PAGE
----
A protective or decorative garment worn over the front of one’s clothes, the English word “apron” originally came from “naperon,” the old French word for napkin or small tablecloth. Men were actually the first wearers of aprons, as hygienic protective wear as early as the 12th century.
My love of aprons was handed down as I would cook next to my Mom’s guiding hands and eyes. My first apron was a dish towel tucked inside my waistband, probably at about the age of 4 or 5, which is also when my love for cooking began. My Polish Babka would don an apron as she prepared the delicacies of her homeland; my Italian Nonni owned a bakery, thus stark white aprons were always within reach.
Pioneer women walked and wagon-trained across the plains, prairies and mountains through uncharted territories wearing aprons to protect their miniscule wardrobe. An apron was useful to move a hot pie from the hearth to the windowsill to cool. It would double as a container to carry feed to the chickens in the farmyard. A shy child could hide behind Mom’s apron when introduced to a new friend or neighbor; an apron also came in handy to wipe little ones’ tears….and sometimes a runny nose.
A beautiful Polish wedding tradition is to remove the bride’s veil and replace it with an apron to symbolize her going from a single woman to a wife and mother – very sexist & outdated by today’s standards but a must back in the day. Wedding guests form a circle around the bride and groom while singing Let Me Call You Sweetheart. I still have the apron my Godmother sewed for me, created from the same fabric I used to make my wedding dress. Sweetheart is a favorite song we sing at the senior residence I volunteer at.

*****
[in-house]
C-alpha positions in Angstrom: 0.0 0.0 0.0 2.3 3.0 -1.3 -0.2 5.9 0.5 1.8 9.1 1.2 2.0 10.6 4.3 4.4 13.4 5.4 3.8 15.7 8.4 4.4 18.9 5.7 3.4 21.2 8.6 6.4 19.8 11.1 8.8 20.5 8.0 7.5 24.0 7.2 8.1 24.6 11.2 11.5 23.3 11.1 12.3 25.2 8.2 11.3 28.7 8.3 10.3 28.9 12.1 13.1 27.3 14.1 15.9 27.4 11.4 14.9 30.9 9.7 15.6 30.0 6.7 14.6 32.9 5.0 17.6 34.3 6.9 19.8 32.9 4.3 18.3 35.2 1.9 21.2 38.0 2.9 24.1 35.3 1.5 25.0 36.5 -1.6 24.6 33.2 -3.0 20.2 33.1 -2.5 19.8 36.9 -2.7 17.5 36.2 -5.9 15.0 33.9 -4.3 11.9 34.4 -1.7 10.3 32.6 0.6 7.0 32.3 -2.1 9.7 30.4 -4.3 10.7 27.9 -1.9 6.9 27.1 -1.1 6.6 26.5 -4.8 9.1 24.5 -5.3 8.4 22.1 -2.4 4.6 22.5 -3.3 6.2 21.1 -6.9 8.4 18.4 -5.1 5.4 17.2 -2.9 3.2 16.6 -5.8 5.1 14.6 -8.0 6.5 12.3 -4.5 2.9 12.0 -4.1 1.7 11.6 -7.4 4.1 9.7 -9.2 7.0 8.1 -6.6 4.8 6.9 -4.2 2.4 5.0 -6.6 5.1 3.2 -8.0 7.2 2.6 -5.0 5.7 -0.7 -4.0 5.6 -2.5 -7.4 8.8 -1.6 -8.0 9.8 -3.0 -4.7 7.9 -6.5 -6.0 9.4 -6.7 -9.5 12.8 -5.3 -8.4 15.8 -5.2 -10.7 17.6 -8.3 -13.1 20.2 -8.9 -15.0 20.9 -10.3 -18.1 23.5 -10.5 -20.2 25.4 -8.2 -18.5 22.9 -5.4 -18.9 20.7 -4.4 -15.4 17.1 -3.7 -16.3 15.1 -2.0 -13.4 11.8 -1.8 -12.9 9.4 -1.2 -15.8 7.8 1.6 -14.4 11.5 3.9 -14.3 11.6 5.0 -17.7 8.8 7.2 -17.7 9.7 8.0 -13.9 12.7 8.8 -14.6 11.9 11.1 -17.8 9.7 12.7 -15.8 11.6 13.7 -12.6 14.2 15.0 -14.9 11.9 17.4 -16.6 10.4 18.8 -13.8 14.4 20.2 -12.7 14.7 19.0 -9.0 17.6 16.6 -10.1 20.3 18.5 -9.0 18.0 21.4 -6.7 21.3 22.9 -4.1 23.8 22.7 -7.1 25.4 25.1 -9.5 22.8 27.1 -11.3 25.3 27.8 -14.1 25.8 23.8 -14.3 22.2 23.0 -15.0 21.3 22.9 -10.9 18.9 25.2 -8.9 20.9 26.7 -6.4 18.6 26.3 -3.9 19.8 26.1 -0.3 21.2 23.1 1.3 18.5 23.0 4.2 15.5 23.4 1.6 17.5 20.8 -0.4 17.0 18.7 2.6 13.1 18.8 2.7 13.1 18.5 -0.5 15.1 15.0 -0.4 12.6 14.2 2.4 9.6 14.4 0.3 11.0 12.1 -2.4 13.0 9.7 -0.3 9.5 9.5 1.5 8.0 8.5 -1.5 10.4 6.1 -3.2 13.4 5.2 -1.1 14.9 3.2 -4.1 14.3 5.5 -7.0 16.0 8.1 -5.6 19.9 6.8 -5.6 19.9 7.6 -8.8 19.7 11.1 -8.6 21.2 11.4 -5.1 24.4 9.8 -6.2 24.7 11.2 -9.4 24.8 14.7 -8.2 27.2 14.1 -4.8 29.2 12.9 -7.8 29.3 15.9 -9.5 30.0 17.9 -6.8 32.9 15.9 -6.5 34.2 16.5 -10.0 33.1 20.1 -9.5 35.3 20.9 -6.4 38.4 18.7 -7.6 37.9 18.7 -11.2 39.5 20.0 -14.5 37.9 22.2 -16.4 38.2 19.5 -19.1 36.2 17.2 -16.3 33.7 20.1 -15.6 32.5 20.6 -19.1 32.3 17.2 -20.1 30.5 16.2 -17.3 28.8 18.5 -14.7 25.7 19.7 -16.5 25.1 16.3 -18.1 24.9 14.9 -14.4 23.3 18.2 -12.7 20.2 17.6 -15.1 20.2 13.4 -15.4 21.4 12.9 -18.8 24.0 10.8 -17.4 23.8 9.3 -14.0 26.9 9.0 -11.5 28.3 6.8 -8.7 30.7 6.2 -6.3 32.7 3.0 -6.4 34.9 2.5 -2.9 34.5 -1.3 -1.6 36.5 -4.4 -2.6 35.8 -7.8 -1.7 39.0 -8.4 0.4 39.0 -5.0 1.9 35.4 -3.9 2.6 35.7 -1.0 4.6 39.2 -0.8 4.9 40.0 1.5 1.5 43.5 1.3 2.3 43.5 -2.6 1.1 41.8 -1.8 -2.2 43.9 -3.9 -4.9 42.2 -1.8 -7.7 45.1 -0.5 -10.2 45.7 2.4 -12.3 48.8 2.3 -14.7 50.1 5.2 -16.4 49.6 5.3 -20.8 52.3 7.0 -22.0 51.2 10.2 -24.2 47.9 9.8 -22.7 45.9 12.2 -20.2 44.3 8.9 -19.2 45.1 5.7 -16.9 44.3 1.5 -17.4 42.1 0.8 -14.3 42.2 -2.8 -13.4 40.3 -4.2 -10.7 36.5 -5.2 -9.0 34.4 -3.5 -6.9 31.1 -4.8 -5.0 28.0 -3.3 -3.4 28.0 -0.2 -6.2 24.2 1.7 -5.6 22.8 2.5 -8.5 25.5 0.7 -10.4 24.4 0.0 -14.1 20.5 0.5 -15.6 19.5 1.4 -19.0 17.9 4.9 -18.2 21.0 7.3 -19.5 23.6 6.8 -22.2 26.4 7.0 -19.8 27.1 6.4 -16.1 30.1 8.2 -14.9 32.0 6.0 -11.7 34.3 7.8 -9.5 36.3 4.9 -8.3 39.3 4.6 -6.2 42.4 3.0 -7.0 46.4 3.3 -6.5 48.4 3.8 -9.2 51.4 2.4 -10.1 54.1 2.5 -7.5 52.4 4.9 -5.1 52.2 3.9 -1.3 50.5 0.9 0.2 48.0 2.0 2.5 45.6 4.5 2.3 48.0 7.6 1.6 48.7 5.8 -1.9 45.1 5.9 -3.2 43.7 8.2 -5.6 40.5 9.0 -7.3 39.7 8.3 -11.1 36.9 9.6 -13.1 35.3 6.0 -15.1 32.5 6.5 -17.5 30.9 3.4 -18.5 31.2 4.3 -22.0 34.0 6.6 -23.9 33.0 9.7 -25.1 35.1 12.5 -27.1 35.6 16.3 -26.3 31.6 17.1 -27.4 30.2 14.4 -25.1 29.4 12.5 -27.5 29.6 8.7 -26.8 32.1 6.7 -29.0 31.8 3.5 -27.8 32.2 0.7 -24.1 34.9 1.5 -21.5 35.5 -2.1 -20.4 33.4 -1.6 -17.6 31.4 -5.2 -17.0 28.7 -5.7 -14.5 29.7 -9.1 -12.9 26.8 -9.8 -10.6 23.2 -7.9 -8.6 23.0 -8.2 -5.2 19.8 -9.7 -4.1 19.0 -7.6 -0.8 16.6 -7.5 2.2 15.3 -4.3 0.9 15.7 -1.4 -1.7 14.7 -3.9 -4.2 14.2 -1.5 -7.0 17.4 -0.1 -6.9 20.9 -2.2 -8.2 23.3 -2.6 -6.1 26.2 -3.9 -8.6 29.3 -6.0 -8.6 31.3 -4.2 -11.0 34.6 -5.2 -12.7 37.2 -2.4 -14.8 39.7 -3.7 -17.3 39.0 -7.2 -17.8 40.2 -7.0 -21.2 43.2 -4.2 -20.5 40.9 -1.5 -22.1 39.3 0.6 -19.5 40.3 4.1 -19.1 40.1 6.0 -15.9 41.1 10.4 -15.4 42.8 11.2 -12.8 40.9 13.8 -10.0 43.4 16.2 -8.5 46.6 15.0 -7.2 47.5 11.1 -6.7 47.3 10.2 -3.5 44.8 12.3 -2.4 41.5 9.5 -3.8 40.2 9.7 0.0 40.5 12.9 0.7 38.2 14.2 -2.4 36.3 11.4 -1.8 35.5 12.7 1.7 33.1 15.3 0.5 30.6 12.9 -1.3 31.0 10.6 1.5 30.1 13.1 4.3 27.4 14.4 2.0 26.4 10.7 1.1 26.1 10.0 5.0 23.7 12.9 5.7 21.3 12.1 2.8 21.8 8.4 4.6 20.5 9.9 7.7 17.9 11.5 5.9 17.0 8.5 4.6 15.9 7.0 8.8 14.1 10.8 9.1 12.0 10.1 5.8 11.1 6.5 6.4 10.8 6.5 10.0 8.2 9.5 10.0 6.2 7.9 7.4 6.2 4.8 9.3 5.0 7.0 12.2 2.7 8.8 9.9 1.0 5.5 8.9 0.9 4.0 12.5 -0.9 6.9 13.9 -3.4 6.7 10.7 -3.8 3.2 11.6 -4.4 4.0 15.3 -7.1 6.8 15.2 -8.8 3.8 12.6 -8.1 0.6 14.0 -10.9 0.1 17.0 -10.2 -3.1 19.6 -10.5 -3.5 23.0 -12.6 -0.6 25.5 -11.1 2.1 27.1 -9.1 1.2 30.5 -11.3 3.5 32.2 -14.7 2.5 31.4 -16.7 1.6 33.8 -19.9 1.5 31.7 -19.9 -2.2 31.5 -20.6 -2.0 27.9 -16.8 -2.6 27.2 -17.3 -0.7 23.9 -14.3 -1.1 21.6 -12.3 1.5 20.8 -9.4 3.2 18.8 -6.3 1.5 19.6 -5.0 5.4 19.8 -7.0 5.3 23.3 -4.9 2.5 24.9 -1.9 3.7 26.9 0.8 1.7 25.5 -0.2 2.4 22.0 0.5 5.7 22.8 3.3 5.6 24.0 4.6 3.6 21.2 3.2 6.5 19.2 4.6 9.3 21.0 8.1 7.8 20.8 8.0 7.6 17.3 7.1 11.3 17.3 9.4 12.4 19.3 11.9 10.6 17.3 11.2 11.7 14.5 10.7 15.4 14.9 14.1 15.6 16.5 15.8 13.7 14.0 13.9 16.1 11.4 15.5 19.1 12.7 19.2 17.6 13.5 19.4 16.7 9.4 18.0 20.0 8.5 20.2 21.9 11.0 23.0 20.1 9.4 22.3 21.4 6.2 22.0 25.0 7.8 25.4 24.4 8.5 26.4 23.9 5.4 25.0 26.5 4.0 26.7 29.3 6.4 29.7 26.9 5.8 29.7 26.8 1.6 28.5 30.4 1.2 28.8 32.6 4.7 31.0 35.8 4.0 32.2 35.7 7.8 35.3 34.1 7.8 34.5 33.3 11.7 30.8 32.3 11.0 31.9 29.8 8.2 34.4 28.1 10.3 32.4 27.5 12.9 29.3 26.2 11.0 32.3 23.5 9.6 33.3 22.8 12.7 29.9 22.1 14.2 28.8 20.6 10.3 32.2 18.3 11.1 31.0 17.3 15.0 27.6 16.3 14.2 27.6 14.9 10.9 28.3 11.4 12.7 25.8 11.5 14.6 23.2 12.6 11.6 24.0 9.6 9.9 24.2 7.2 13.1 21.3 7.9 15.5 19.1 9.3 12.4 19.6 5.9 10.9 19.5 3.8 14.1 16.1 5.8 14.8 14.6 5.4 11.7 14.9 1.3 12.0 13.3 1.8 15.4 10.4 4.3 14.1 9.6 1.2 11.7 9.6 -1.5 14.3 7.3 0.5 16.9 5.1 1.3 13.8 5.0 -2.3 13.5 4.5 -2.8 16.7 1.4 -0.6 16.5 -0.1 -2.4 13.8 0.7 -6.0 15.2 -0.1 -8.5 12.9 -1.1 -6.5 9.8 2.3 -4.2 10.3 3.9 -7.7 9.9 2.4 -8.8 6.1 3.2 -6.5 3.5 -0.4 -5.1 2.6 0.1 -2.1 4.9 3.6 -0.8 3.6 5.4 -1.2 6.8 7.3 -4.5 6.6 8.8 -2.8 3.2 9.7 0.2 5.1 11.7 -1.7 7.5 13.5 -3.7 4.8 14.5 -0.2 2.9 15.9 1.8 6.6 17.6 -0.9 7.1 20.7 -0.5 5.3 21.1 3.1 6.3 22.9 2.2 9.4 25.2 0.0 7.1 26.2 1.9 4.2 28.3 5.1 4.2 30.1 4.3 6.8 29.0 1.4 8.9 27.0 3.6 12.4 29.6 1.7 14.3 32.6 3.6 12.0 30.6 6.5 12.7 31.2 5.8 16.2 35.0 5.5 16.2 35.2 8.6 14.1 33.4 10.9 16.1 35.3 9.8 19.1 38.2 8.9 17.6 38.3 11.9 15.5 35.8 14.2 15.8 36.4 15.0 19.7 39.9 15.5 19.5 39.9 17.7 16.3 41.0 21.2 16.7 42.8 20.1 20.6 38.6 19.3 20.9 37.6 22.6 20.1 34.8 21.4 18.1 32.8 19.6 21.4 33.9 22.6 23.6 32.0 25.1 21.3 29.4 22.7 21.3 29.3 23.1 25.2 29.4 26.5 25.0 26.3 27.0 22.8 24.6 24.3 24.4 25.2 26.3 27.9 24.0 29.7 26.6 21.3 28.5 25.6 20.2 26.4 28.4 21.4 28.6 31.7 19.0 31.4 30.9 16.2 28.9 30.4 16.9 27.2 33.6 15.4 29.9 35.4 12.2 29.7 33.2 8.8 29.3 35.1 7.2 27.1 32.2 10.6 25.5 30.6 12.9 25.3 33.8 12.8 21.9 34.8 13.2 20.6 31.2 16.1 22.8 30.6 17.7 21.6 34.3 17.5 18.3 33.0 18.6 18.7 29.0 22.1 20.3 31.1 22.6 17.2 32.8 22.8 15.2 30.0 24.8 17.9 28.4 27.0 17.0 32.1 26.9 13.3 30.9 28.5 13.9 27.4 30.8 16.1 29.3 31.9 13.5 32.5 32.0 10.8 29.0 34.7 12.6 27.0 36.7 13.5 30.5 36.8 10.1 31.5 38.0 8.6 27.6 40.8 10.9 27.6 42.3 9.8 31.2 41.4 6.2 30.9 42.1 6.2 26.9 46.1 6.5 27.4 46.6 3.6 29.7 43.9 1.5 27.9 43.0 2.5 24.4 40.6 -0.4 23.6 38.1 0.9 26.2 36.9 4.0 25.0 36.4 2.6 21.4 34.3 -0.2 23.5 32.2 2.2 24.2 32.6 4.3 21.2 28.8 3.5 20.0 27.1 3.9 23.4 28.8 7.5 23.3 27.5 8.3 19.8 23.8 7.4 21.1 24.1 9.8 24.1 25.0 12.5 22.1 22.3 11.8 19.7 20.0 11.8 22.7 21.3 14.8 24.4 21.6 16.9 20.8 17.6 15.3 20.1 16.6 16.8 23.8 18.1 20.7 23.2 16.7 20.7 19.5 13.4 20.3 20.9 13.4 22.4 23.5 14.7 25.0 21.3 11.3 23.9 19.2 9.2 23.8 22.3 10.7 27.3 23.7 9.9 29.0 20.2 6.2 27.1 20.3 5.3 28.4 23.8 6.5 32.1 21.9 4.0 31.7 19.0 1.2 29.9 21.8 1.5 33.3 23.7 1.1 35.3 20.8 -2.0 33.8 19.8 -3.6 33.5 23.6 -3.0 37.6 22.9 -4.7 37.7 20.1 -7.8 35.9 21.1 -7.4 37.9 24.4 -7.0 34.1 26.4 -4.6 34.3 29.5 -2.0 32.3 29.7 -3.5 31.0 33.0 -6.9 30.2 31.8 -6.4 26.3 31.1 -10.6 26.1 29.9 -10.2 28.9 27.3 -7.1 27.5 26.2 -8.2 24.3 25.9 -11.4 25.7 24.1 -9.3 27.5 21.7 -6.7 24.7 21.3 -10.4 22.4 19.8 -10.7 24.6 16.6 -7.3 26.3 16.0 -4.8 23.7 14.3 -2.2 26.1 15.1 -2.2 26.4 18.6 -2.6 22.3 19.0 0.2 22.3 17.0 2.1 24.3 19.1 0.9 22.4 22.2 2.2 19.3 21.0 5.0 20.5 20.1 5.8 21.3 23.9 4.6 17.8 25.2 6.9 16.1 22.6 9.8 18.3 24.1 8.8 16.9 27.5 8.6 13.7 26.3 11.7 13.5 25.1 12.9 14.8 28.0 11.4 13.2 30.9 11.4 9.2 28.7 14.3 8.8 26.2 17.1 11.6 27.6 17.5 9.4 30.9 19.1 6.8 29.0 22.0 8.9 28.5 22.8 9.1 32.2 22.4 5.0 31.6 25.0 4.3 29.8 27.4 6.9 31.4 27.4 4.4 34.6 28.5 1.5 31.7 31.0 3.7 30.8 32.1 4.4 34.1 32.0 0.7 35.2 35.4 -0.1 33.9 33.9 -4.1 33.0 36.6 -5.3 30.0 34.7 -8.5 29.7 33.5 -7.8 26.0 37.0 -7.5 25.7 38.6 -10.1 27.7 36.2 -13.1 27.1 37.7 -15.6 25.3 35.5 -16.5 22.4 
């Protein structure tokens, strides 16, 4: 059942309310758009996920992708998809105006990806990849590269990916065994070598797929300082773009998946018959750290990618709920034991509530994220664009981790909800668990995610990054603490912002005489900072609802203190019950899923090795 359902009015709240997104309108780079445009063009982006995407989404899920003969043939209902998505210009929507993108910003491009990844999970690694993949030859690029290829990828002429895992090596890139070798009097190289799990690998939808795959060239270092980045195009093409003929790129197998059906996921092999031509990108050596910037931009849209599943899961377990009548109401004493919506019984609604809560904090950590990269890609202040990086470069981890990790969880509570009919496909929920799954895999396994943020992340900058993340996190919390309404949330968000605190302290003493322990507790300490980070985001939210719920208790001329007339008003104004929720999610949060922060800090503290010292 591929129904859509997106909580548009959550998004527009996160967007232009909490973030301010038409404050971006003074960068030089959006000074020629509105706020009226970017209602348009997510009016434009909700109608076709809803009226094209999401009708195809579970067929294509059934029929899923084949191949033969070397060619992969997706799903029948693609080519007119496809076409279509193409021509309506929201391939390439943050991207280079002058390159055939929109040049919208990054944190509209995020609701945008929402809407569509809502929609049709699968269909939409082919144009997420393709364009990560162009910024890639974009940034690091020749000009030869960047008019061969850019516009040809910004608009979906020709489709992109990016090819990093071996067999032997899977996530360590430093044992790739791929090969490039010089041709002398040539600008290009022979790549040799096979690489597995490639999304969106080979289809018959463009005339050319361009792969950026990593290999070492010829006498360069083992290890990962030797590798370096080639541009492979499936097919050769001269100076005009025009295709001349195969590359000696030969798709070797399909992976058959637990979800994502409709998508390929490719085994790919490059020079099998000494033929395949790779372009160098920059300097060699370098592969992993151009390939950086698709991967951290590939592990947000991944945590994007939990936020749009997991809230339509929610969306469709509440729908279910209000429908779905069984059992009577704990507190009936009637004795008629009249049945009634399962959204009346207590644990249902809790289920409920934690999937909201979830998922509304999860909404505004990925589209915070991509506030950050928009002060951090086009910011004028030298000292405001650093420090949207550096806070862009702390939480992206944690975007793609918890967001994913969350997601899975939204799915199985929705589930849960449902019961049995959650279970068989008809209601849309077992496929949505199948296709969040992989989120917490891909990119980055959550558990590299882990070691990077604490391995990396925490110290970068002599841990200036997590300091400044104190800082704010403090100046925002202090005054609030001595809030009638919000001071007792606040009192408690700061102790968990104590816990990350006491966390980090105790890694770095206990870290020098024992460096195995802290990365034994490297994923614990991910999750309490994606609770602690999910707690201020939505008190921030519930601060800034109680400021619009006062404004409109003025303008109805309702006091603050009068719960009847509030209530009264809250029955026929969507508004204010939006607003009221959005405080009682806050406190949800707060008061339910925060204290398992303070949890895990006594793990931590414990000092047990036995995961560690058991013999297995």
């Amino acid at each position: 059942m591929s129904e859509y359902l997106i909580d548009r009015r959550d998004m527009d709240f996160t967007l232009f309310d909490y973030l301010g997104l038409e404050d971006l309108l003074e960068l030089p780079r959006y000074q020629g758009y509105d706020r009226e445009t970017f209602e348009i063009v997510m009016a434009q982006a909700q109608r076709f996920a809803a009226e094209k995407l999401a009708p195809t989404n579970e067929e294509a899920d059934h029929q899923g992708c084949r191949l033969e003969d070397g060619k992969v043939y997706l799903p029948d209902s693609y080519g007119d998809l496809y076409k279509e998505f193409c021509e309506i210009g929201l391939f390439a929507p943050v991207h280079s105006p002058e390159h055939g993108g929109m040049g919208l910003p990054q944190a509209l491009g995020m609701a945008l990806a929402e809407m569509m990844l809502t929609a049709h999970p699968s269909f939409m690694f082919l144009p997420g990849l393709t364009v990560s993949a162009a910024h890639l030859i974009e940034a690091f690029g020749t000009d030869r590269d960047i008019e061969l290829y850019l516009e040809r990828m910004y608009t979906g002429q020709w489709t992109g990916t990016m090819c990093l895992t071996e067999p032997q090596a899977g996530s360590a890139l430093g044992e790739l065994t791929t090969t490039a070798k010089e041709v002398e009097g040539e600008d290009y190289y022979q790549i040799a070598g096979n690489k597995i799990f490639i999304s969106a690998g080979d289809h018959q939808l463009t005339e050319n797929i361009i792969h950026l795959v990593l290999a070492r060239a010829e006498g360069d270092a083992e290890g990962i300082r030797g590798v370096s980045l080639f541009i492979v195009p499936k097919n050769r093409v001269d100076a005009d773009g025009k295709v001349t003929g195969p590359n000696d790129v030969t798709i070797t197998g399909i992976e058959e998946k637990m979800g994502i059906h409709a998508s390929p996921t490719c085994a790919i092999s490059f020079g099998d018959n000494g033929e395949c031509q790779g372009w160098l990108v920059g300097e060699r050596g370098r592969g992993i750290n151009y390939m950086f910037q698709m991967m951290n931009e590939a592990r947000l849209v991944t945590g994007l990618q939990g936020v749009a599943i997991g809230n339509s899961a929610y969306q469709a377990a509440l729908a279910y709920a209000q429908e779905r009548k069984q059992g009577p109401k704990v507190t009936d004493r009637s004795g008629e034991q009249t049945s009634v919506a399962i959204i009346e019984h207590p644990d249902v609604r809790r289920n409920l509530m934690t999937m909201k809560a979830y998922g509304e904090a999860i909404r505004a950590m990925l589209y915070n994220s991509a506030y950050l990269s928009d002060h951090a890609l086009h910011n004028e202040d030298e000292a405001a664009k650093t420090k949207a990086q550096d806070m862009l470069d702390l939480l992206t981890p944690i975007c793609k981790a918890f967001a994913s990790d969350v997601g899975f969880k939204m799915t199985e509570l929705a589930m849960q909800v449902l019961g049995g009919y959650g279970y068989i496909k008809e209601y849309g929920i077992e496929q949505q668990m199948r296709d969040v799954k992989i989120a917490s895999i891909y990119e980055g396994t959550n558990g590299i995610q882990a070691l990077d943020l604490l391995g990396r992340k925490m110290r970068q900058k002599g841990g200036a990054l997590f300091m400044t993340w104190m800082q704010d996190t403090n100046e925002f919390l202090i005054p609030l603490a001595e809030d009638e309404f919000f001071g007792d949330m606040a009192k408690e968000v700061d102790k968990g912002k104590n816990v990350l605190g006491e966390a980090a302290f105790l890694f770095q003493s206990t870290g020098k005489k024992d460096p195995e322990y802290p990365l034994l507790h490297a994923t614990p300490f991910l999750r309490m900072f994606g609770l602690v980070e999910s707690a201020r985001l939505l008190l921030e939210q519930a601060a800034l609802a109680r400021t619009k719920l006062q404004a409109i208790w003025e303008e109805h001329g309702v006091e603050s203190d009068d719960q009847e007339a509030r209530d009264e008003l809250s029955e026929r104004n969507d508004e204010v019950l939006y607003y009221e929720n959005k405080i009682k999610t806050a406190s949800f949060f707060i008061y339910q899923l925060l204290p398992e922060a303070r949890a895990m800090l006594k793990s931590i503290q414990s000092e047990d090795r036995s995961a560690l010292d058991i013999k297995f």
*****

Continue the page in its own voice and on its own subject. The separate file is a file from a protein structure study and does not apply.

Aprons, smocks, pinafores…. all are uniforms of the trade: leather welding aprons, pristine chef coats, soda jerks, gardeners, barbers, chemists, butchers, carpenters, shoemakers; the list is endless.
My husband bought me my first “Mrs.” apron when I resorted back to using a towel, given I was hundreds of miles away from Mom’s stash. I’ve collected – and used – all of my 30+ aprons in an array of colors and styles. Friends and family have generously gifted and donated new and previously-loved items to my collection. My antique apron from the Catskill Mountains (stains included), my “Queen of Everything” bib top, to my versatile chef aprons… each apron has a unique story to tell.
I love pockets in an apron. As in the days of old, they hold treasures, such as clothes pins when hanging laundry, a hairnet to protect the kitchen from fly-aways, the meat thermometer, scissors, the baby’s pacifier, etc. Moms and Grammas had their elegant hostess aprons made of a variety of finery: lace, organdy, tulle, all very festive and worn when entertaining. A pocket might safeguard a fancy embroidered handkerchief, a favorite lipstick, or a compact to quickly powder a shiny nose.
Happily, aprons can still be found in the kitchen section of almost any store. Survival of this fashion piece has proven the apron to be a timeless treasure.